Rosacea

chronic skin condition rosacea Skin Care

April is Rosacea Awareness Month

Rosacea is a chronic skin condition characterized by inflammation of sebaceous gland-rich, redness, facial erythema, severe skin dryness, transepidermal water loss on the face. Normally it starts with redness on cheeks and nose, It can appear on forehead and chin well. 

 It’s common to affect adults between 30 to 50 who have a history of blushing easily, more often developed by women. 

 Stages

There are four stages or variants of Rosacea described by the National Rosacea Society Ethics Committee (NRSEC)

  •  Erythematous-telangiectatic — Flushing and intermittent facial redness. It may be some swelling, burning and stinging, roughness and visible red blood vessels.
  •  Papulopustular — Persistent and pimple-like bumps (often mistaken for acne), more visible redness on the cheeks, nose, chin or forehead. 
  •  Phymatous —Affecting oil glands and connective tissue, causing the skin to thicken the nose, giving skin a rough, uneven appearance. It commonly affects nose (rhinophyma) and rarely forehead and chin 
  •  Ocular — It may affect the eyes and eyelids, symptoms as bloodshot eyes that feel gritty, burning or stinging, dryness, light sensitivity, blurred vision and watery eyes

 By seeking medical help early and adhering to medical treatments, you can improve your skin condition and perhaps stop, or reverse, the progress of this condition.

Treatment 

There is no known cure, however, you can manage with treatment and lifestyle changes.

Topical

  • Azelaic Acid - It is a gel naturally occurring dicarboxylic acid with antibacterial activity. and is used for the inflammatory pimples of mild to moderate rosacea.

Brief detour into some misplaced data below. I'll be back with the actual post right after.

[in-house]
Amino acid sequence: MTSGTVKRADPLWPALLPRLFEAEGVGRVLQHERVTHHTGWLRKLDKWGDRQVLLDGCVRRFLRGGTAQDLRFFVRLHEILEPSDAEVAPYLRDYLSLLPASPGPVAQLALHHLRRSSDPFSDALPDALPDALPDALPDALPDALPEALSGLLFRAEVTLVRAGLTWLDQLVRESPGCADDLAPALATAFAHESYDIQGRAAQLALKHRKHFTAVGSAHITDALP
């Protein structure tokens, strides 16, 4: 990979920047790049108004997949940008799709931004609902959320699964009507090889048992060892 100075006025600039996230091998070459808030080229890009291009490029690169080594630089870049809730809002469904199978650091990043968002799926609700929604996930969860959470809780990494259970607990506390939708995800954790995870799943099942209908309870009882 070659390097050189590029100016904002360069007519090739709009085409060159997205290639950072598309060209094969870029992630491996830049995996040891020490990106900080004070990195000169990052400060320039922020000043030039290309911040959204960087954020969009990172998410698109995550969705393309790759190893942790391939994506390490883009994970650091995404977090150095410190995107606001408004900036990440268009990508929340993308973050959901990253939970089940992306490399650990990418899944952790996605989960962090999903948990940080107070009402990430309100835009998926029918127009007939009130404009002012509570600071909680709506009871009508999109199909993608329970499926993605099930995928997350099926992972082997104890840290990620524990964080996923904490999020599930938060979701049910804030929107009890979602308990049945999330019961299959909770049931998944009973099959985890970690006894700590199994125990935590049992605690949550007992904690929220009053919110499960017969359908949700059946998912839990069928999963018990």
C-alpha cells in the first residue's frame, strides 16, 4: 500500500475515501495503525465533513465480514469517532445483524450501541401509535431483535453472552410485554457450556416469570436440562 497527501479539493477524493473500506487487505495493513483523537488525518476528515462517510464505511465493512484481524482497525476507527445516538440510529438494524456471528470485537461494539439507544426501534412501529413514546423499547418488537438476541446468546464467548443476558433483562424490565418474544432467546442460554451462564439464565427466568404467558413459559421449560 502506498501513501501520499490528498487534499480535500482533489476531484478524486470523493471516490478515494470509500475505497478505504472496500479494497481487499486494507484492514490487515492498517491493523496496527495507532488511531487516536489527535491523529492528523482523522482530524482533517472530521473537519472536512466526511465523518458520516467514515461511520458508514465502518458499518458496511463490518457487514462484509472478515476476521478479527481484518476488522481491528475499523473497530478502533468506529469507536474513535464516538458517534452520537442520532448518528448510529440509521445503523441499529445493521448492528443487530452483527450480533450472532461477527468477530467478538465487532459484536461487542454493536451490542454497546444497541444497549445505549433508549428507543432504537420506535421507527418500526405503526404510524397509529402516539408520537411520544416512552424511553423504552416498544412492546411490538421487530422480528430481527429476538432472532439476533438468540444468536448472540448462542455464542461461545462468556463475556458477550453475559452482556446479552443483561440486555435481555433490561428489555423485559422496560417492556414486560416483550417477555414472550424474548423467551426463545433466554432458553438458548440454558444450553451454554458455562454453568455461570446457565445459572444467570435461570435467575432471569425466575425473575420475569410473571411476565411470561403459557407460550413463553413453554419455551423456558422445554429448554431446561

• Brimonidine Tartrate - It is a cream that constricts blood vessels and may work best for the facial redness. Used once daily.
  • Metronidazole - Anti-inflammatory and antimicrobial effects, considered a gold-standard treatment for rosacea. Used long-term, available in gel, cream or lotion.
  • Tretinoin Cream - Prescribed for mild rosacea, however, it can irritate the skin, used with caution.

Oral 

  • Antibiotics - Either a topical formulation or orally as a pill. Oral antibiotics include tetracycline, doxycycline, minocycline. Improvement is usually noticeable within the first two months after beginning treatment. 

Laser Therapy 

Laser treatment is recommended by light energy therapy to treat visible red blood vessels and redness. Laser resurfacing, dermabrasion can be used to reduce the overgrowth surface. 

Additional Information:

https://www.rosacea.org

https://dermatology.ca/public-patients/skin/rosacea/

 

Do you have any questions or need a skincare consultation?

Call us: 647-966-7546

2261 Bloor Street West, Toronto, ON

 

 


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